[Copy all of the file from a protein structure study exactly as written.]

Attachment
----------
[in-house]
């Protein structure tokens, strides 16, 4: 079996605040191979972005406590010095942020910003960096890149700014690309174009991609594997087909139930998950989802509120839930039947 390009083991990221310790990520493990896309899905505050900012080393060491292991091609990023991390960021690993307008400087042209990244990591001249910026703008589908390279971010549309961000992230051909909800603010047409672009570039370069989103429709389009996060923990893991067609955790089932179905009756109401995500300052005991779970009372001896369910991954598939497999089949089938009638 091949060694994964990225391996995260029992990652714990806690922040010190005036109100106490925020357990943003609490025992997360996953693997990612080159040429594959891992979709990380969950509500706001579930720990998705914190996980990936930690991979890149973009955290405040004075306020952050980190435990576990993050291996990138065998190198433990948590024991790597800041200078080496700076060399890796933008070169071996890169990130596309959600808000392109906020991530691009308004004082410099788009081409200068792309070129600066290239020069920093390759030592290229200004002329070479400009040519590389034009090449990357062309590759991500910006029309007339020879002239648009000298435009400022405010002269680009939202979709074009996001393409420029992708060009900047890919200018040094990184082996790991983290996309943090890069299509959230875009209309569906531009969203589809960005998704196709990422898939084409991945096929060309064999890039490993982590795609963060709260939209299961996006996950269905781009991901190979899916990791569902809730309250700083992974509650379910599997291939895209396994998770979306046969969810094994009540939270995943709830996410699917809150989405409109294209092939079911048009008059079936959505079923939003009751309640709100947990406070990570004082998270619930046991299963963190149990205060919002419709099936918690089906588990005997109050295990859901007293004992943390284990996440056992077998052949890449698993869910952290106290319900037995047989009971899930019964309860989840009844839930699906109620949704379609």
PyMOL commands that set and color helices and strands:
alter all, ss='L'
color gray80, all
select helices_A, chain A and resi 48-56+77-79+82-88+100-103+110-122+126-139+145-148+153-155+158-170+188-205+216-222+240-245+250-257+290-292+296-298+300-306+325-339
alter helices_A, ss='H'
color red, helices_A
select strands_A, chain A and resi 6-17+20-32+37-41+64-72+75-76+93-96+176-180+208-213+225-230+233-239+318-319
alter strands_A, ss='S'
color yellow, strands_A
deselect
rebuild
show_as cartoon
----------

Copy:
[in-house]
């Protein structure tokens, strides 16, 4: 079996605040191979972005406590010095942020910003960096890149700014690309174009991609594997087909139930998950989802509120839930039947 390009083991990221310790990520493990896309899905505050900012080393060491292991091609990023991390960021690993307008400087042209990244990591001249910026703008589908390279971010549309961000992230051909909800603010047409672009570039370069989103429709389009996060923990893991067609955790089932179905009756109401995500300052005991779970009372001896369910991954598939497999089949089938009638 091949060694994964990225391996995260029992990652714990806690922040010190005036109100106490925020357990943003609490025992997360996953693997990612080159040429594959891992979709990380969950509500706001579930720990998705914190996980990936930690991979890149973009955290405040004075306020952050980190435990576990993050291996990138065998190198433990948590024991790597800041200078080496700076060399890796933008070169071996890169990130596309959600808000392109906020991530691009308004004082410099788009081409200068792309070129600066290239020069920093390759030592290229200004002329070479400009040519590389034009090449990357062309590759991500910006029309007339020879002239648009000298435009400022405010002269680009939202979709074009996001393409420029992708060009900047890919200018040094990184082996790991983290996309943090890069299509959230875009209309569906531009969203589809960005998704196709990422898939084409991945096929060309064999890039490993982590795609963060709260939209299961996006996950269905781009991901190979899916990791569902809730309250700083992974509650379910599997291939895209396994998770979306046969969810094994009540939270995943709830996410699917809150989405409109294209092939079911048009008059079936959505079923939003009751309640709100947990406070990570004082998270619930046991299963963190149990205060919002419709099936918690089906588990005997109050295990859901007293004992943390284990996440056992077998052949890449698993869910952290106290319900037995047989009971899930019964309860989840009844839930699906109620949704379609």
PyMOL commands that set and color helices and strands:
alter all, ss='L'
color gray80, all
select helices_A, chain A and resi 48-56+77-79+82-88+100-103+110-122+126-139+145-148+153-155+158-170+188-205+216-222+240-245+250-257+290-292+296-298+300-306+325-339
alter helices_A, ss='H'
color red, helices_A
select strands_A, chain A and resi 6-17+20-32+37-41+64-72+75-76+93-96+176-180+208-213+225-230+233-239+318-319
alter strands_A, ss='S'
color yellow, strands_A
deselect
rebuild
show_as cartoon